Castles in Japan may not fit the Western concept of an ancient citadel, but although they are completely different from castles in Europe, they were built for very similar reasons. They began to appear in the Land of the Rising Sun during the 15th century, when the country dissolved into warring states. Later, they were built as places of government and as homes for feudal lords, or daimyo. At one time there were as many as 5,000 castles in Japan; today there are about a hundred, of which only a dozen from feudal times. These wooden and stone structures offer visitors a rare glimpse into Japan’s feudal past.
1. Himeji Castle
Considered the most impressive of the feudal castles in Japan, Himeji Castle is located west of K? Be, the capital of Hy Prefecture? Go. The fortress is commonly referred to as the White Heron Castle because the castle’s white clad towers resemble a snow heron in flight. Built in 1601 on the site of a previous castle, the hilltop castle consists of 83 structures centered on the Tenshu-gun, a complex of turrets and connected buildings. The Main Keep is a six-story structure that can be seen from almost anywhere in Himeji Town. The castle has been featured in several films, including the James Bond adventure film “You Only Live Twice” and “The Last Samurai”, starring Tom Cruise.
2. Matsue Castle
Matsue Castle is the only one remaining in the San’in region, on the southwest coast of the main island of Japan, and is unique in that it has never seen military action, although it was built in a defensive watchtower style. Built in 1611, the perched fortress was completed after the last great feudal war. Most of the castle complex was dismantled in 1875, and only the keep and the ishigaki, or stone walls, remain. Reconstruction of the fortress began in the 1950s. The castle’s nickname, “La Tour Noire”, reflects the striking ebony color of the tower. Visitors can tour the keep and grounds, and boat tours of the outer moat are also offered.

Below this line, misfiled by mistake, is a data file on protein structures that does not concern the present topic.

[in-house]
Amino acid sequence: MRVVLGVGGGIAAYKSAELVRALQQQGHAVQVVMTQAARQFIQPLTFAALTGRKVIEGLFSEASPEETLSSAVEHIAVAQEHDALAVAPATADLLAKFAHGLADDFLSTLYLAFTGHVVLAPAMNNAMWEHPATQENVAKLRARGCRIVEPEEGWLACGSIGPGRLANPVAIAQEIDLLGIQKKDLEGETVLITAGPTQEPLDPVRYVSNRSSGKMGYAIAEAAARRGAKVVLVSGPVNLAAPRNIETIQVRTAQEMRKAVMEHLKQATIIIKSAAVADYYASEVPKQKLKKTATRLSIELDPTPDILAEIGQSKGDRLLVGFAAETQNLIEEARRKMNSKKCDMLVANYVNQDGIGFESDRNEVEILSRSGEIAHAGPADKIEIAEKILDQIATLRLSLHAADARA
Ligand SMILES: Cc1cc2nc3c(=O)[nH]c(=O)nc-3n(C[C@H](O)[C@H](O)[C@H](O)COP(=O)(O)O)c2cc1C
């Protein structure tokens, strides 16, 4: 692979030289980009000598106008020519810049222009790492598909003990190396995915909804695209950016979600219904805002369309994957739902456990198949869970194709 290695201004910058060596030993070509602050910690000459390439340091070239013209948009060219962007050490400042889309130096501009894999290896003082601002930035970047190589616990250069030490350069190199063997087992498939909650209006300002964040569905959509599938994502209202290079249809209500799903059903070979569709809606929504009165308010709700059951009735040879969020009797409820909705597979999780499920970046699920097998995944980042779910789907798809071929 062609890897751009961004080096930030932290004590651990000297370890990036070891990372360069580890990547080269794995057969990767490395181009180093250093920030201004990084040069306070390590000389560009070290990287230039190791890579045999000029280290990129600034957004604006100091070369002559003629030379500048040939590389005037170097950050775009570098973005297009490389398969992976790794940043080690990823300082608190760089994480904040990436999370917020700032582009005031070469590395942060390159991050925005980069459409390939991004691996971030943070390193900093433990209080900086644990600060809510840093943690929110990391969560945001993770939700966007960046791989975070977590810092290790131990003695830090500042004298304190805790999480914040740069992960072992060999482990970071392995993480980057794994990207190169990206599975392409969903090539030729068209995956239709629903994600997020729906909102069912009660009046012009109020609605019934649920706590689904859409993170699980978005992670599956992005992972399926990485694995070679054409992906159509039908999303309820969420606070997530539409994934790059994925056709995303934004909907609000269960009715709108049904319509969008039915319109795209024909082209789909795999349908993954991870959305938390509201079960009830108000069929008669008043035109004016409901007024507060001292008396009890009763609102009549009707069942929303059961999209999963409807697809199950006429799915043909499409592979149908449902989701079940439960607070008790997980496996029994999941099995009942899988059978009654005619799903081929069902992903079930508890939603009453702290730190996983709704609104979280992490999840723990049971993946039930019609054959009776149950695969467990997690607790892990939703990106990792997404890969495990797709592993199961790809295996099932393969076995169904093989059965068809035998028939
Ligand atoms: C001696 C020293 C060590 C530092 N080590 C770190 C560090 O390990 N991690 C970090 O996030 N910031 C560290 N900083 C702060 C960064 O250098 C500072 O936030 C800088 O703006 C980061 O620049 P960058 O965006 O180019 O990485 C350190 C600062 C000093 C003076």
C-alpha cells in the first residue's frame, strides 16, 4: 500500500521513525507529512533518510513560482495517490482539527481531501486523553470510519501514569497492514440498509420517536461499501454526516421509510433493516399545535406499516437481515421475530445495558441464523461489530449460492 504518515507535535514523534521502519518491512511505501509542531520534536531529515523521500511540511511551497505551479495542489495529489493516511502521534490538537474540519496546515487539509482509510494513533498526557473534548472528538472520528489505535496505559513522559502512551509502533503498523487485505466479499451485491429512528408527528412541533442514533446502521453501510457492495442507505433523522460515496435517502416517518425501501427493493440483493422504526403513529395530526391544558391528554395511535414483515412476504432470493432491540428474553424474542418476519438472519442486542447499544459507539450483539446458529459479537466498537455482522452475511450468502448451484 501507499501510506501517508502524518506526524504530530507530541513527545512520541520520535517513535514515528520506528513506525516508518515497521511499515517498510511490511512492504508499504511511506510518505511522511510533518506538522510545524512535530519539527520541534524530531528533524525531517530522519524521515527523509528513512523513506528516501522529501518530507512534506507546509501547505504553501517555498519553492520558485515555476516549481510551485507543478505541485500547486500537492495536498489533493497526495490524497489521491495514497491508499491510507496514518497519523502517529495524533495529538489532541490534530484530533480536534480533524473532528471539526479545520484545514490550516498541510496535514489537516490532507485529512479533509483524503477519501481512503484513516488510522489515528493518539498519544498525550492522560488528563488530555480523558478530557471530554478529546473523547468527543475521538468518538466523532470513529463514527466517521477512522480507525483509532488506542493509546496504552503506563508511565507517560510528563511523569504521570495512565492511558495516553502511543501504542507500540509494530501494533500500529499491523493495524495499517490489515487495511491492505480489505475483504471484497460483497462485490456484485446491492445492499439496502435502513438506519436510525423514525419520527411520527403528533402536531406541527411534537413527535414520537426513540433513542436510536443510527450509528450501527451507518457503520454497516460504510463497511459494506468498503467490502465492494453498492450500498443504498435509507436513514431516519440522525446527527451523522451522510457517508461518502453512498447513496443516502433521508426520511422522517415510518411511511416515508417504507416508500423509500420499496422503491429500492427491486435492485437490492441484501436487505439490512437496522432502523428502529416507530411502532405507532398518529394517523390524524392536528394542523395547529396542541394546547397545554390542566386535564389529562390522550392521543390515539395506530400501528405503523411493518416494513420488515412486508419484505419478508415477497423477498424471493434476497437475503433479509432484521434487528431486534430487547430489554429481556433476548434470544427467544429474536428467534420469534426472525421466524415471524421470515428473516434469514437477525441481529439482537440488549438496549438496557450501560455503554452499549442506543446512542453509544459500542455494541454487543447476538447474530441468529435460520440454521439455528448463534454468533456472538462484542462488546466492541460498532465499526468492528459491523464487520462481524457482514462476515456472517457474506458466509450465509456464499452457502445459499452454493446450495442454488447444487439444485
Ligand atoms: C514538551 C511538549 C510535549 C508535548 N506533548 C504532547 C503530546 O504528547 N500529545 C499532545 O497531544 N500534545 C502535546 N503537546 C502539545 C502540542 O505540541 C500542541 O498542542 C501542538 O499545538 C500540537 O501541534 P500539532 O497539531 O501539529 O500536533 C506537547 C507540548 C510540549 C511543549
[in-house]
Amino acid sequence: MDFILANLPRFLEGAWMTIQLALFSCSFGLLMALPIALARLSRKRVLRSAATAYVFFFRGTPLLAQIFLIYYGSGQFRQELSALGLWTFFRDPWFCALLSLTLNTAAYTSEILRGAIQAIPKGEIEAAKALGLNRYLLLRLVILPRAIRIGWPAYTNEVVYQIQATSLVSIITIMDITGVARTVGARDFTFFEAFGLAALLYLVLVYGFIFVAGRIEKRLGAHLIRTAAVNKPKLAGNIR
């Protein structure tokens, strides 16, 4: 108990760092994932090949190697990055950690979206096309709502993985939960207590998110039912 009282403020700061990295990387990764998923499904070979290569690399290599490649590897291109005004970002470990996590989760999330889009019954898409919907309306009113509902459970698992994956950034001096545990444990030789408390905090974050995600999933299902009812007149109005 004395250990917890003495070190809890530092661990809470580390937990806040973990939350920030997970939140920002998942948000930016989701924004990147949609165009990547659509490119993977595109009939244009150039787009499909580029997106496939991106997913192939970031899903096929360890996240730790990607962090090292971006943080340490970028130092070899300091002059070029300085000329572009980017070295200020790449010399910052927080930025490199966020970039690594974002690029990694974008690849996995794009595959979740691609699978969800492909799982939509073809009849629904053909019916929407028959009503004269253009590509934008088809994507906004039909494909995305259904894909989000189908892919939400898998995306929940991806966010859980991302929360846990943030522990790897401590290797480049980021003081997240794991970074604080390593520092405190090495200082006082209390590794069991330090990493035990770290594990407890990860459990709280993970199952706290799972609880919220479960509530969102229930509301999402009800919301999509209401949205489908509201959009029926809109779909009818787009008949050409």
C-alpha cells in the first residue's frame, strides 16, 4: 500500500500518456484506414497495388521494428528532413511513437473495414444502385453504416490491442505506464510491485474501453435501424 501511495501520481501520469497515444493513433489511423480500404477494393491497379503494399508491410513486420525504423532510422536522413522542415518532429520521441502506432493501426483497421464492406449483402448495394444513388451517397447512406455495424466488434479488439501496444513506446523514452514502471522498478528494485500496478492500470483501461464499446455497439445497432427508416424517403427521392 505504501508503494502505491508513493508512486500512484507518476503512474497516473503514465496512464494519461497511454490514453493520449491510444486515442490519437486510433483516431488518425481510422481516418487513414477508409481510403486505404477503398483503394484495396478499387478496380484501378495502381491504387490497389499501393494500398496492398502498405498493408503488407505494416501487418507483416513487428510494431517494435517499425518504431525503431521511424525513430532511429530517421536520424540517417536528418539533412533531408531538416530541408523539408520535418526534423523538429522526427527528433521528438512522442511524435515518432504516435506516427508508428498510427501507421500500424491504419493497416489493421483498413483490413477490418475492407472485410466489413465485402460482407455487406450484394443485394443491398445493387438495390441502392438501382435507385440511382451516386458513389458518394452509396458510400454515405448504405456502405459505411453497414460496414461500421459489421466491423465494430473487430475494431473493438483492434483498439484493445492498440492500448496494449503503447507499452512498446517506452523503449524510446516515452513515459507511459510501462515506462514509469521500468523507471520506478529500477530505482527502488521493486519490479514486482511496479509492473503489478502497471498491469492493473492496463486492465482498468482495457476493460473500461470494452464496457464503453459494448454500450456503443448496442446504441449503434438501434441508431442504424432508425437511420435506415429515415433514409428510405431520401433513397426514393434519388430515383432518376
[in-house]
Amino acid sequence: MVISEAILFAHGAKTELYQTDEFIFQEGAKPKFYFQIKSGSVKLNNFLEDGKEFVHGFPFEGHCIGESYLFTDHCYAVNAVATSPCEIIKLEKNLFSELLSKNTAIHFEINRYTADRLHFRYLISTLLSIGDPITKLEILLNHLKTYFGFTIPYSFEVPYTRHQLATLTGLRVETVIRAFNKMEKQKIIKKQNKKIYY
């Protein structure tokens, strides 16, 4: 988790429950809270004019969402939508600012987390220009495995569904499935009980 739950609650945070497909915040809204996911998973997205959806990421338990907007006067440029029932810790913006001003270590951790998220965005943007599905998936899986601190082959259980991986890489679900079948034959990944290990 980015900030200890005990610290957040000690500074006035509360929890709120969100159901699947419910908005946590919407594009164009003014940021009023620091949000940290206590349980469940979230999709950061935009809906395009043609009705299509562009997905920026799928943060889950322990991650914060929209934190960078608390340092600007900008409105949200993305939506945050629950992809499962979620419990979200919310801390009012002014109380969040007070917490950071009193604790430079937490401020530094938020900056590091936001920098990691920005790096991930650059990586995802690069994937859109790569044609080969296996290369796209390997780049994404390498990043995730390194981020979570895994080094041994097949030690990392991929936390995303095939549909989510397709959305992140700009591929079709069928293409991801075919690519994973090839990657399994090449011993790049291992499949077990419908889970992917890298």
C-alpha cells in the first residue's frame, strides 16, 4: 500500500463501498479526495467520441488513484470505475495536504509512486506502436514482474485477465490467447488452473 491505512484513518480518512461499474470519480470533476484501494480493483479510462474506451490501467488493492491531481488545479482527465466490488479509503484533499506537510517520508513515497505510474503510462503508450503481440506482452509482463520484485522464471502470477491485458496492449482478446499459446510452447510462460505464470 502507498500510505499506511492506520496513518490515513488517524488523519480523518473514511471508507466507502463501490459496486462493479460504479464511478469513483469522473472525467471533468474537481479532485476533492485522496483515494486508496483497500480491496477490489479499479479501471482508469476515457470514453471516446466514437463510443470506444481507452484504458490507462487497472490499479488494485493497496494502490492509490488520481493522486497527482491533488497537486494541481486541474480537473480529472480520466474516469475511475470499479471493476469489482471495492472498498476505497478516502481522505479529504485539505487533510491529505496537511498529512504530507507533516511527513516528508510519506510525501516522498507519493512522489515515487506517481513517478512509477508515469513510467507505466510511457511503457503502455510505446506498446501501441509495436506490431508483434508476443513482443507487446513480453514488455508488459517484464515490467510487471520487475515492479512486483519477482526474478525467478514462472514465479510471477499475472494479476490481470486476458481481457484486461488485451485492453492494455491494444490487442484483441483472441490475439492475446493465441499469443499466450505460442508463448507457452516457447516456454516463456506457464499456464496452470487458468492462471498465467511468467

3. Matsumoto Castle
Located in a mountainous region northwest of Tokyo, Matsumoto Castle sits on a stone structure surrounded by a large moat. Built in 1590, the multi-story castle is adorned in black, earning the fortress its nickname: Castillo de los Cuervos. The castle’s main dungeon, or dungeon, is the oldest in Japan and offers stunning views of the Hijiri K? Gen. Although Matsumoto is a hirajiro, a simple castle, it was built for fortification. There are openings for shooting arrows or dropping rocks at invaders throughout the dungeon.
4. Hirosaki Castle
Hirosaki Castle, located on top of a hill in northern Japan, is known for its original five gates, fortified moat, and expansive grounds. Completed in 1611, the original five-story keep was destroyed by fire in 1627. A three-story watchtower was later restructured to serve as the main keep. The surrounding park, gates and moat are even more eye-catching than the keep and provide visitors with a relaxed, landscaped atmosphere. With over 2,500 cherry trees, the park hosts one of the largest cherry blossom festivals in Japan each spring.
5. Hikone Castle
Hikone Castle gives visitors a real taste of what Japan’s castle complexes looked like in their heyday. The gardens, gates and the houses of the original guards have been as carefully preserved as the main tower. The Hikone Complex contains structures and materials collected from other castles across the country. After 20 years of construction, the hilltop castle was completed in 1622. The castle remained under the control of the feudal lords daimyo II until 1868. The nearby Hikone Castle Museum displays II Dynasty treasures such as artefacts. armor and musical instruments.